"I have also travelled to London pursuant to my work for Aeroflot for meetings with the S.G. Warburg investment banking firm in London. "I have also visited London pursuant to my work for Aeroflot for meetings at the London headquarters of the European Bank for Reconstruction and Development, which is helping to structure financing for Aeroflot. I am personally involved in extensive negotiations with the EBRD in London in connection with this matter. "In addition, I have travelled to London pursuant to my work for Aeroflot to negotiate certain banking financing for the company. In particular, I have worked with the London offices of the Chase Manhattan Bank, which is assisting Aeroflot in connection with its purchase of aircraft, the London Office of Citibank, and the London office of Kredietbank. "I have also maintained a flat in London since 1993."

Mr. Glouchkov's affidavit was corroborated by an experienced international businessman. On the basis of this evidence Hirst L.J. observed, at p. 291, that the judge's view that Mr. Glouchkov only had tenuous connections with the jurisdiction did not do full justice to the evidence. In agreement with Hirst L.J. I would also describe Mr. Glouchkov's connections as significant.

Issue (4): Did the Court of Appeal apply the Spiliada test correctly?

    In the Court of Appeal counsel for Forbes submitted "that the correct approach is to treat multi-jurisdiction cases like the present as giving rise to a single cause of action and then to ascertain where the global cause of action arose". In aid of this argument he relied by analogy on the experience in the United States with the Uniform Single Publication Act which provides, in effect that, in respect of a single publication only one action for damages is maintainable: see also William L. Prosser, Interstate Publication, (1953) 51 Michigan L.Rev. 959 and Restatement Second on Torts, 1977, section 577A. The Uniform Single Publication Act does not assist in selecting the most suitable court for the trial: it merely prevents a multiplicity of suits. There is no support for this argument in English law. It is contrary to the long established principle of English libel law that each publication is a separate tort. Moreover, it is inconsistent with the policy underlying the acceptance by the European Court of Justice in Shevill v. Presse Alliance S.A. (Case C-68/93) [1995] 2 A.C. 18, admittedly a Convention case, that separate actions in each relevant jurisdiction are in principle permissible: see also Shevill v. Presse Alliance S.A. [1996] A.C. 959 and Reed and Kennedy, International Torts and Shevill: the ghost of forum shopping yet to come (1996) M.C.L.Q. 108. And, as Hirst L.J. observed, the single cause of action theory, if adopted by judicial decision in England, would disable a plaintiff from seeking an injunction in more than one jurisdiction. In the context of the multiplicity of state jurisdictions in the United States there is no doubt much good sense in the Uniform Single Publication Act. But the theory underpinning it cannot readily be transplanted to the consideration by English courts of transnational publications. Rightly, the Court of Appeal rejected this submission. In oral argument counsel for Forbes made clear that he was not pursuing such an argument before the House.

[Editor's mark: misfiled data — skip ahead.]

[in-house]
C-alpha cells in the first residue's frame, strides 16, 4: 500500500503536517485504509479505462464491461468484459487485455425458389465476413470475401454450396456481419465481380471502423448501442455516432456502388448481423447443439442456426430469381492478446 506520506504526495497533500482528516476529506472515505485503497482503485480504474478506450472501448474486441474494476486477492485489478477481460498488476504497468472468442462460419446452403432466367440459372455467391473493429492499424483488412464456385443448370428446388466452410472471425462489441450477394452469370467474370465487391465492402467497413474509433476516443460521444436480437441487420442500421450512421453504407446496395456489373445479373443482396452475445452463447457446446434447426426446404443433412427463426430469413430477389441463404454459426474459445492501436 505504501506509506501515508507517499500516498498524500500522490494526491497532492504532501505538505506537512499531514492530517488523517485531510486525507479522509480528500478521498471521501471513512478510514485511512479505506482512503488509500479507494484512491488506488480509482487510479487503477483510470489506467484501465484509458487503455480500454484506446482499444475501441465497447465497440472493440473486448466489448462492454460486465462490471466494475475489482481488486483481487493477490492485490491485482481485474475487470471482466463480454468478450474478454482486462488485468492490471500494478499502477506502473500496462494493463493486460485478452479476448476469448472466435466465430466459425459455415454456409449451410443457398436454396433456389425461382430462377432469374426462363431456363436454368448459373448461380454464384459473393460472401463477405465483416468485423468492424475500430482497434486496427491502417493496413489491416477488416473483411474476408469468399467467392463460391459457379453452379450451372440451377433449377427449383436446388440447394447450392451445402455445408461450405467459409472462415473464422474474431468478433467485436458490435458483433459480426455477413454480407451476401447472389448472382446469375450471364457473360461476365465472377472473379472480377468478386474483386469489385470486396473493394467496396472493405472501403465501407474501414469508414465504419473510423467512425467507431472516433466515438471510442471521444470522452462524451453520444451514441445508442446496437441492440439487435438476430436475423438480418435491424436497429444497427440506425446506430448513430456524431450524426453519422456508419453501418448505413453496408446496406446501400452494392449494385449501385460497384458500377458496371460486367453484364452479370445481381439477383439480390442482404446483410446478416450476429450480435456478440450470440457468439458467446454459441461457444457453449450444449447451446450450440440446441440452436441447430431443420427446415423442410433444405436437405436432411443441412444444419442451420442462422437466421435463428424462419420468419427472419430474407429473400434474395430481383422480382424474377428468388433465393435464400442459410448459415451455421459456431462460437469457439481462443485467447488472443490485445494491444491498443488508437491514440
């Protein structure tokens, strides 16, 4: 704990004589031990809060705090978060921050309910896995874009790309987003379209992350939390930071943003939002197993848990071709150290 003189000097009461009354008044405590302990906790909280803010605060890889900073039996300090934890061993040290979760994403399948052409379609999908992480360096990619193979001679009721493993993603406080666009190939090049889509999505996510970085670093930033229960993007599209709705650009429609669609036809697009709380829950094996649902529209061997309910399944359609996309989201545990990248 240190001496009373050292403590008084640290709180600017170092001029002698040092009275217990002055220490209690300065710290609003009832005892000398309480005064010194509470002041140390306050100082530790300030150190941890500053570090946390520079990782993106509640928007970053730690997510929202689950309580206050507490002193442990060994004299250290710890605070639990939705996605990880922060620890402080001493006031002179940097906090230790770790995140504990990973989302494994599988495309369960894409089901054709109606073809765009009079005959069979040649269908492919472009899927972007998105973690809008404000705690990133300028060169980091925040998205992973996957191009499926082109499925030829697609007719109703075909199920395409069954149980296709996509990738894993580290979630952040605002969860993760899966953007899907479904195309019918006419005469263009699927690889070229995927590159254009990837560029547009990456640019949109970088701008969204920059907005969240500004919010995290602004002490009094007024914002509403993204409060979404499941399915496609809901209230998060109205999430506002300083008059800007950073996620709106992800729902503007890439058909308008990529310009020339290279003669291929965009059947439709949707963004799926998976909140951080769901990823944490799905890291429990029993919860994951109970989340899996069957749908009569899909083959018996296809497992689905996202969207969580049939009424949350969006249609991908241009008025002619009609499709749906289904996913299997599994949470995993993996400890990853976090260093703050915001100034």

On appeal to the House counsel for Forbes approached the matter differently. The English law of libel has three distinctive features, viz (1) that each communication is a separate libel (Duke of Brunswick v. Harmer (1849) 14 Q.B. 185; McLean v. David Syme & Co. Ltd. (1970) 92 W.N.(N.S.W.) 611; (2) that publication takes place where the words are heard or read (Bata v. Bata (1948) W.N. 366; Lee v. Wilson and Mackinnon (1934) 51 C.L.R. 276); and (3) that it is not necessary for the plaintiff to prove that publication of defamatory words caused him damage because damage is presumed (Ratcliffe v. Evans [1892] 2 Q.B. 524 at 529, per Bowen L.J. The rigour of the application of these rules is mitigated by the requirement that in order to establish jurisdiction a tort committed in the jurisdiction must be a real and substantial one: Kroch v. Rossell (1937) 1 All E.R. 725. On the findings of fact of the Court of Appeal, which I have accepted, it is clear that jurisdiction under Ord. 11, r. 1(1)(f) is established and counsel accepted that this is so. But counsel put forward the global theory on a re-formulated basis. He said that when the court, having been satisfied that it has jurisdiction, has to decide under Order 11 whether England is the most appropriate forum "the correct approach is to treat the entire publication - whether by international newspaper circulation, transborder or satellite broadcast or Internet posting - as if it gives rise to one cause of action and to ask whether it has been clearly proved that this action is best tried in England." If counsel was simply submitting that in respect of transnational libels the court exercising its discretion must consider the global picture, his proposition would be uncontroversial. Counsel was, however, advancing a more ambitious proposition. He submitted that in respect of transnational libels the principles enunciated by the House in Spiliada should be recast to proceed on assumption that there is in truth one cause of action. The result of such a principle, if adopted, will usually be to favour a trial in the home courts of the foreign publisher because the bulk of the publication will have taken place there. Counsel argued that it is artificial for the plaintiffs to confine their claim to publication within the jurisdiction. This argument ignores the rule laid down in Diamond v. Sutton [1866] L.R. 1 Ex. 130 at 132, that a plaintiff who seeks leave to serve out of the jurisdiction in respect of publication within the jurisdiction is guilty of an abuse if he seeks to include in the same action matters occurring elsewhere: see also Eyre v. Nationwide News Proprietary Ltd. [1967] N.Z.L.R. 851. In any event, the new variant of the global theory runs counter to well established principles of libel law. It does not fit into the principles so carefully enunciated in Spiliada. The invocation of the global theory in the present case is also not underpinned by considerations of justice. The present case is a relatively simple one. It is not a multi-party case: it is, however, a multi-jurisdictional case. It is also a case in which all the constituent elements of the torts occurred in England. The distribution in England of the defamatory material was significant. And the plaintiffs have reputations in England to protect. In such cases it is not unfair that the foreign publisher should be sued here. Pragmatically, I can also conceive of no advantage in requiring judges to embark on the complicated hypothetical enquiry suggested by counsel. I would reject this argument.